Salty tastes are found in seaweeds. Mineral tastes are also included within nettles and horsetail. They relate to the kidneys, providing a heating quality. Salty tastes moisten and soften by drawing water to them and are therefore good for swellings and tumours. They assist the kidneys, however in excess can damage the heart.

Bitter tastes are found in dandelion root and yellow dock, for example, they provide the body with alkaloids, volatile oils and phenols. In TCM bitter tastes are related to anger, they effect the heart primarily, but also have an effect on the liver, heating it up, which circles back to helping the heart and providing a cooling quality. Bitter tastes are used to sedate, dry and harden; they stimulate digestive secretion, by overall aiding the liver and digestive tract. However in excess they can damage the lungs.

Sour tastes, found, for example, in yarrow, provide the body with acids and tannins. They aid the liver, providing a heating quality. They are used for absorbing and binding, making them good for discharges, inconsistency, perspiration and loss of fluid through premature ejaculation and excessive menstruation. They help to tonify the lungs, however, in excess can damage the spleen.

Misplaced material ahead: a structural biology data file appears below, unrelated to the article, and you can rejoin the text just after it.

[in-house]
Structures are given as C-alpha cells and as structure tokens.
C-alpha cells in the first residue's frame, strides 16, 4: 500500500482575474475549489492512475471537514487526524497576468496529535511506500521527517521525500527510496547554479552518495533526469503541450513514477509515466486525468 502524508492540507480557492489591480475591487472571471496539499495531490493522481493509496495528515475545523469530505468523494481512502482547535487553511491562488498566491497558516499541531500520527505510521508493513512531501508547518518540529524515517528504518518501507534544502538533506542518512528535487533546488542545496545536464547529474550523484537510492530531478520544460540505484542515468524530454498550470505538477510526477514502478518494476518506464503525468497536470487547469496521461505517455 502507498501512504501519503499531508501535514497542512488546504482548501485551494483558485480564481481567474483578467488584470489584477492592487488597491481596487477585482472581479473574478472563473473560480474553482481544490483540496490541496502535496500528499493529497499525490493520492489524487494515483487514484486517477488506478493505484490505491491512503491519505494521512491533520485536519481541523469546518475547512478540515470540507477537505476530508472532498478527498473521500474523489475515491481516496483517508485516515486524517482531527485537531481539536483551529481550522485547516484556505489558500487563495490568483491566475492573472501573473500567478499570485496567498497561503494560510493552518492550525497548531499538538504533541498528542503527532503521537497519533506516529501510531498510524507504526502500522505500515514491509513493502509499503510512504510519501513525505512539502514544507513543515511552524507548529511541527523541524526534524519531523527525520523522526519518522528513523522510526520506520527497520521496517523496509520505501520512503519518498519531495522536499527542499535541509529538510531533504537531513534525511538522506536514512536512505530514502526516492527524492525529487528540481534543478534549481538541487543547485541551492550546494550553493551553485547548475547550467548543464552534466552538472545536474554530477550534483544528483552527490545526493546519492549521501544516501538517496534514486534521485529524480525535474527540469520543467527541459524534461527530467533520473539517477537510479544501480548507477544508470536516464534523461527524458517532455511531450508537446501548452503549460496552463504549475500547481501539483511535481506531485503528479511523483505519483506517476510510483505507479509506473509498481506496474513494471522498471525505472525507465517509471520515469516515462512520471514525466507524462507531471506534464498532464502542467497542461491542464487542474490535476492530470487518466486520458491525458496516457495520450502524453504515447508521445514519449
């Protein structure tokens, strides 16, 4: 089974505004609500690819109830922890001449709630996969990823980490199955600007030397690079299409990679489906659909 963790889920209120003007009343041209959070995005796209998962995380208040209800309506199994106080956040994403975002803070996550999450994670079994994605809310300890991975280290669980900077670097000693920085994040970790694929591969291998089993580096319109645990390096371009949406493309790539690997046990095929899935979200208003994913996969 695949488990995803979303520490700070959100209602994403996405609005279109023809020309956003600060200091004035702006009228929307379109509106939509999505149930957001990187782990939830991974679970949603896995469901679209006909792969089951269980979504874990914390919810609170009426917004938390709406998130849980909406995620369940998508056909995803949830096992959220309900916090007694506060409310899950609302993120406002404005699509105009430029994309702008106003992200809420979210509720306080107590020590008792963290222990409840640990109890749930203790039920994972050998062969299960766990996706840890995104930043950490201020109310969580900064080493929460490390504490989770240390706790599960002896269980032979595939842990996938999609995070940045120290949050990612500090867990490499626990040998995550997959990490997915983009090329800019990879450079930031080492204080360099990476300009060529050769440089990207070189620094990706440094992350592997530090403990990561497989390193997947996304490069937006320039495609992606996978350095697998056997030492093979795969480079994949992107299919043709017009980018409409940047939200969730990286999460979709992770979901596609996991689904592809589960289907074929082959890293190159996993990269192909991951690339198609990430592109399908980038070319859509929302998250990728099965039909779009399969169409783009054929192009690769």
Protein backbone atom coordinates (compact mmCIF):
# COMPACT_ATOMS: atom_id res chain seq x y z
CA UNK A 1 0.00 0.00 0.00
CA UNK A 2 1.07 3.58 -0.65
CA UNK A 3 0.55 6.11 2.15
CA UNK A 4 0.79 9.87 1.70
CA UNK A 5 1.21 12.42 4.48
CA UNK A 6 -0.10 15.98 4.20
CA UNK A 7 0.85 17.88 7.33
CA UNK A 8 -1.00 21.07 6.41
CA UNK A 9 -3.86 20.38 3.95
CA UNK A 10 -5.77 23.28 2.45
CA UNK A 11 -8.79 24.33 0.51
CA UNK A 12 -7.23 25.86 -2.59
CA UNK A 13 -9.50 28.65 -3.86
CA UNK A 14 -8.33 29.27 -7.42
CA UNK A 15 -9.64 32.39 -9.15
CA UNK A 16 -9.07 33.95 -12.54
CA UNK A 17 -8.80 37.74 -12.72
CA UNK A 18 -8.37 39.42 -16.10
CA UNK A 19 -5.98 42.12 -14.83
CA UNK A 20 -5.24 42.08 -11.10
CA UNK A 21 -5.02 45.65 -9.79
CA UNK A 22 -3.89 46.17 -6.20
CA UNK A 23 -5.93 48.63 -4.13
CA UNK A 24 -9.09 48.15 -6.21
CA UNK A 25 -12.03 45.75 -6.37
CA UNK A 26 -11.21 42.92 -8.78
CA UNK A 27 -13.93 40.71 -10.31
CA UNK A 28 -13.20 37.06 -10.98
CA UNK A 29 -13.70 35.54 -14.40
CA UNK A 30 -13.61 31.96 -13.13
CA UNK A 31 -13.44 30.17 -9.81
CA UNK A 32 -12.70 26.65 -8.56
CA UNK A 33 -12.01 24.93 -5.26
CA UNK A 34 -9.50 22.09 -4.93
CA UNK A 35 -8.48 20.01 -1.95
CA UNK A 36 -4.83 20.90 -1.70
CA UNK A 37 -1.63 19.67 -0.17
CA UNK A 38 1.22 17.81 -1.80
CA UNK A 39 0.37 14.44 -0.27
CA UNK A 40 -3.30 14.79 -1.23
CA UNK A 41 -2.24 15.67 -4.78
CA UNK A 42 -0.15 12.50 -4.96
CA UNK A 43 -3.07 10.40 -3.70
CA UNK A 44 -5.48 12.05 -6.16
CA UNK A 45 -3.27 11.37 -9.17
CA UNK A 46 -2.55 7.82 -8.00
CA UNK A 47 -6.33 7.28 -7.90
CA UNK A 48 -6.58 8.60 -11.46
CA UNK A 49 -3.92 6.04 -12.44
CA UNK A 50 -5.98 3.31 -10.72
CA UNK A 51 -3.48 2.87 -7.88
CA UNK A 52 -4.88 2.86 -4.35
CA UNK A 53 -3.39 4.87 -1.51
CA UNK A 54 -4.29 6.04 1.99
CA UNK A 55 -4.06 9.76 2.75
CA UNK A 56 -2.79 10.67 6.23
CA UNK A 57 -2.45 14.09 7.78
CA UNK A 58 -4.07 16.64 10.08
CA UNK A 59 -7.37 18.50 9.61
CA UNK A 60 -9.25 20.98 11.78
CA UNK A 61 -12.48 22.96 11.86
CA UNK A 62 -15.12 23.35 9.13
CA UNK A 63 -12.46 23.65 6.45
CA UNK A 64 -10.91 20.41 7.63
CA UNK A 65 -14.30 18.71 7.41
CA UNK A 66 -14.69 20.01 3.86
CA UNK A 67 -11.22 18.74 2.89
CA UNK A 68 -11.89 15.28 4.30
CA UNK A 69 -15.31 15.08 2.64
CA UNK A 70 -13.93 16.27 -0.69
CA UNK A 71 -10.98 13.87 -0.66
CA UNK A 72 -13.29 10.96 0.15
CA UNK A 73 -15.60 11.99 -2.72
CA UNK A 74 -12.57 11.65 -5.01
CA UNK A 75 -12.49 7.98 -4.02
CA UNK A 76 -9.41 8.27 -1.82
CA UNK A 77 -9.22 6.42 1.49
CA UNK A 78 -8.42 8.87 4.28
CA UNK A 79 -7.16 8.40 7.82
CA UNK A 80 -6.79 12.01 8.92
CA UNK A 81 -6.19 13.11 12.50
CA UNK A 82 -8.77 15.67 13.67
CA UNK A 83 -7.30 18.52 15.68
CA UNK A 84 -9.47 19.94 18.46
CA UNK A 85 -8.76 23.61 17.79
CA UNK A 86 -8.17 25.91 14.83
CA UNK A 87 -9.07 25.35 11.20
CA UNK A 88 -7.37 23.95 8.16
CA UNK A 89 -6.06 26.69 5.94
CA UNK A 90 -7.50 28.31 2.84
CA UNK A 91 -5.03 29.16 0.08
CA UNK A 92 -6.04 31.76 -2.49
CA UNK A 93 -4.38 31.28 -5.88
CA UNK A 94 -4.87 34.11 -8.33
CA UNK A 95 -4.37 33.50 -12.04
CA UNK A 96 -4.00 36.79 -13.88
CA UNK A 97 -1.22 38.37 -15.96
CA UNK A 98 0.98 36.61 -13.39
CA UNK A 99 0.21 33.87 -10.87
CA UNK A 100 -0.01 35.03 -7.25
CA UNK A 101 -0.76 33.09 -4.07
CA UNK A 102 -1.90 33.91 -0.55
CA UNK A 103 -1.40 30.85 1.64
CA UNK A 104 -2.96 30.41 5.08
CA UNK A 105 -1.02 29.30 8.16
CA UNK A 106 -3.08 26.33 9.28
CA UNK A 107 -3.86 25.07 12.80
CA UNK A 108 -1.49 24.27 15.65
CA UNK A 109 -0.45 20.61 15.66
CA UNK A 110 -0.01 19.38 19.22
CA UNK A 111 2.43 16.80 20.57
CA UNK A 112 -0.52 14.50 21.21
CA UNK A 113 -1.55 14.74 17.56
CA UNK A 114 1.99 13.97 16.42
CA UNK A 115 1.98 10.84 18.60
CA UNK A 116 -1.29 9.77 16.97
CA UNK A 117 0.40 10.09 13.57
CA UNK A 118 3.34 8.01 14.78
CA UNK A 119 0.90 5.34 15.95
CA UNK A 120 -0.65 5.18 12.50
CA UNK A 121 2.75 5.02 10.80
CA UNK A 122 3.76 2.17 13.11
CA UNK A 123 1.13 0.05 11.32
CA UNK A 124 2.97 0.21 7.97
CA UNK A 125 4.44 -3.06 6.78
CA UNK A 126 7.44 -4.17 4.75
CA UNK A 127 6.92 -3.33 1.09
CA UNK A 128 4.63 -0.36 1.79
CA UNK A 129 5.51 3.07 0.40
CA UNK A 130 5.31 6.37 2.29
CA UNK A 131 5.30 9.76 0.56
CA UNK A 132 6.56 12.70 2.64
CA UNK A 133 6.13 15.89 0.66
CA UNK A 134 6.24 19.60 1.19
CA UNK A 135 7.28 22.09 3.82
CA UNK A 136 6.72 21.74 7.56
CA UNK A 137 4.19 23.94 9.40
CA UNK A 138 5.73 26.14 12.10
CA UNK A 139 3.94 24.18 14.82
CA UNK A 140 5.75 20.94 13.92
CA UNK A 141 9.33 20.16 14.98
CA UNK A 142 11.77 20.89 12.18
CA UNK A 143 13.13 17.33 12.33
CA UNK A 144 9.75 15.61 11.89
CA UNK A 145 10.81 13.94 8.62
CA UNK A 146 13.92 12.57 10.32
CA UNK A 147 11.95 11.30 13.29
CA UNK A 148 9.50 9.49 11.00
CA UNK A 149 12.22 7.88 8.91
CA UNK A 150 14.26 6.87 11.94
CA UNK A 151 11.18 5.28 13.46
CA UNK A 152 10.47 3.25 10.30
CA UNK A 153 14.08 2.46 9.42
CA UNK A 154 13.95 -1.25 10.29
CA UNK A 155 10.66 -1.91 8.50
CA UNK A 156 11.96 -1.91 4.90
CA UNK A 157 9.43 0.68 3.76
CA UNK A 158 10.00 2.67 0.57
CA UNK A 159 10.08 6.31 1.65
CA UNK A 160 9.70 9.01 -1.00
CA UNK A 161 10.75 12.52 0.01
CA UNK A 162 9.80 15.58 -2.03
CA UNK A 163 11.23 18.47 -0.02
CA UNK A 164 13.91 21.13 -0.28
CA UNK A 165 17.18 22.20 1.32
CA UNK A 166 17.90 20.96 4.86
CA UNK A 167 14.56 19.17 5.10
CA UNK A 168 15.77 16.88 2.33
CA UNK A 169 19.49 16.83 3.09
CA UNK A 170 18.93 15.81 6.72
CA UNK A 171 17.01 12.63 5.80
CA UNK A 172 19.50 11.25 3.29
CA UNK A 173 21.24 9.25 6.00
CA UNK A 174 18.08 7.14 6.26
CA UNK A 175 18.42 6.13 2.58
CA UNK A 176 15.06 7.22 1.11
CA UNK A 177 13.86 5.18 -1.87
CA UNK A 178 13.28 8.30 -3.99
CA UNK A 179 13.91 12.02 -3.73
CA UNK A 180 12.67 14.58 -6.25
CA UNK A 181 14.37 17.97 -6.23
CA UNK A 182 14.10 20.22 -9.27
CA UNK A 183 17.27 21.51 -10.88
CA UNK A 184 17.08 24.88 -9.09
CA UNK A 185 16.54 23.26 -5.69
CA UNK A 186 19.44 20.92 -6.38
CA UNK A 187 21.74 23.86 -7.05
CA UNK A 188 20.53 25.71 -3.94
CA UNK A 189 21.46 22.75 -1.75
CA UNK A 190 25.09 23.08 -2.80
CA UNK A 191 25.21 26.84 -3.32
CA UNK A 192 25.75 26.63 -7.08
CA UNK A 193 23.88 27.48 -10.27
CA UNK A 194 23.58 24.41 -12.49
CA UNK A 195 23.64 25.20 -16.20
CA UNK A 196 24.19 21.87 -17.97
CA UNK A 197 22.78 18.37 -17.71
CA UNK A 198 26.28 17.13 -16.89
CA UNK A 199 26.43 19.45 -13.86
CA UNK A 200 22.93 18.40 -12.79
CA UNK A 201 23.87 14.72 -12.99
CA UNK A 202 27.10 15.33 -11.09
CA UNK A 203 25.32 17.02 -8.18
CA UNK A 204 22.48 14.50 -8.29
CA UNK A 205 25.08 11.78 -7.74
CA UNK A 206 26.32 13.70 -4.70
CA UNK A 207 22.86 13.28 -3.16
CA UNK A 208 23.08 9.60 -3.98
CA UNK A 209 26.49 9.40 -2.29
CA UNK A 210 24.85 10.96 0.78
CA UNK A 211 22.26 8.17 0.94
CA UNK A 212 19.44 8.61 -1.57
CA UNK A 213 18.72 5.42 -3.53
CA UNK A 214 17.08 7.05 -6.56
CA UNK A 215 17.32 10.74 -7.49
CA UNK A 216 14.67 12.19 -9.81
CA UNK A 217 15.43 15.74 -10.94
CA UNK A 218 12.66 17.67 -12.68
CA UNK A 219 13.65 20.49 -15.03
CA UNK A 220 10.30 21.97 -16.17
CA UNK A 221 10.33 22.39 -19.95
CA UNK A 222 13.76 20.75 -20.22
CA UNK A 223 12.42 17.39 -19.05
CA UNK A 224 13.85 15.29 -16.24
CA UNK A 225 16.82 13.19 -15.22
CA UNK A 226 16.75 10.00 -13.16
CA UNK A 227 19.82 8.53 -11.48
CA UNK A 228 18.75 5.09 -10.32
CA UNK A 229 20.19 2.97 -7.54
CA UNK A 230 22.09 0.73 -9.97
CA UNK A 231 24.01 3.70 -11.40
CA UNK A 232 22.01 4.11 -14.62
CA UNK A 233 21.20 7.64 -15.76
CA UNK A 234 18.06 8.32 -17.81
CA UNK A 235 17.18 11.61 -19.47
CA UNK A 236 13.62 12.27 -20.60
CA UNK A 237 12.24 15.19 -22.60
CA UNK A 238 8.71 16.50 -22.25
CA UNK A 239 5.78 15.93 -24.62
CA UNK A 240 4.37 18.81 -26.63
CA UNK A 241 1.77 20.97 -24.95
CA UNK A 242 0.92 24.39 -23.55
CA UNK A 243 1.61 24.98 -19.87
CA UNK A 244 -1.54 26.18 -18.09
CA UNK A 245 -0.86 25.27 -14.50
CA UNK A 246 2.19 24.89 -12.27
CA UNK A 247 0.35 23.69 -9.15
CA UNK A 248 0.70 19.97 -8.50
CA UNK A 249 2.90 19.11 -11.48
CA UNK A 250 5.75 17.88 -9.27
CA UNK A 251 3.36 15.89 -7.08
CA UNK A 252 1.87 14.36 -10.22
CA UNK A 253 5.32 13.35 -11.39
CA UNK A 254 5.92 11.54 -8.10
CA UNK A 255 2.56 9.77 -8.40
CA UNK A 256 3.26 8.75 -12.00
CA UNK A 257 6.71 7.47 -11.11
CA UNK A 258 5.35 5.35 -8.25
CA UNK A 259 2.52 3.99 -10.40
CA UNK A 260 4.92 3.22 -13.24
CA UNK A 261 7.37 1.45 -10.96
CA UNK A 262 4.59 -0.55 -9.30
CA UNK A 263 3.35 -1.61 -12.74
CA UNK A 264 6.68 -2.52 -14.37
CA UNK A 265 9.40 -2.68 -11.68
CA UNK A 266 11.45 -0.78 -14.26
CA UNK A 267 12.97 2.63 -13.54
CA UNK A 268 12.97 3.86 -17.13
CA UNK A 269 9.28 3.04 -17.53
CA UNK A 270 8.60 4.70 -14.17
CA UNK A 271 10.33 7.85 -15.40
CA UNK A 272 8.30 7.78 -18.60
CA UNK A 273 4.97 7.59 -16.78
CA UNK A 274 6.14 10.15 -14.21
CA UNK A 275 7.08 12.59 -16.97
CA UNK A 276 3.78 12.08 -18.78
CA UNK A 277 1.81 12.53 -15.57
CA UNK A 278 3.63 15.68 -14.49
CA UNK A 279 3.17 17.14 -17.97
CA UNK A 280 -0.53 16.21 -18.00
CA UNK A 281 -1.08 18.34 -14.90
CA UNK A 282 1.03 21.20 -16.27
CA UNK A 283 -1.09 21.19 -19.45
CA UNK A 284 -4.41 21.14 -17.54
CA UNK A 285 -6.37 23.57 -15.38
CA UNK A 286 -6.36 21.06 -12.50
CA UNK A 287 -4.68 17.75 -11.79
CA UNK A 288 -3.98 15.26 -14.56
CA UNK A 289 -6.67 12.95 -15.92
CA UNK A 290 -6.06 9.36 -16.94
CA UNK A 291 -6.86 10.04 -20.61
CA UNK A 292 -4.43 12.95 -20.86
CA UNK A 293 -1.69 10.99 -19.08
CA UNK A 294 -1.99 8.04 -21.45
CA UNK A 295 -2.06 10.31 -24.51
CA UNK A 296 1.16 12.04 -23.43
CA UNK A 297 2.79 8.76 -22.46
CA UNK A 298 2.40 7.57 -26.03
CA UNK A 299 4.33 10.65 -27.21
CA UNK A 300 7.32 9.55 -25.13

Pungent tastes are found in hot spices, they help to open pores and vessels. They aid digestion, providing a heating quality. They help to dispense and liquefy (esp. hot curries), they are often used to treat colds by encouraging the production and movement of phlegm, they are also usually anti-bacterial, anti-microbial and anti-septic. They are used to aid the liver but in excess can also damage the liver.

Even from the base description of the five tastes, you can see that each interlinks, what can damage one will be aided by another.

With this, David, over-viewed the hefty topic of plant chemistry, delving briefly into the depths, and concluding on the mind-tangling traditional Chinese herbal medicine, with its own history and style.

Linking Botanicals - Latin names, Common names, Parts used and main constituent.

Thursday, 6 January 2011

(2) Physic Garden Profile: Atropa belladonna

The Physic Garden Profile will discuss why Atropa belladonna deserved a place in Physic Gardens past, why it deserves a place in current Physic Gardens and why it will still deserve a place in future Physic Gardens.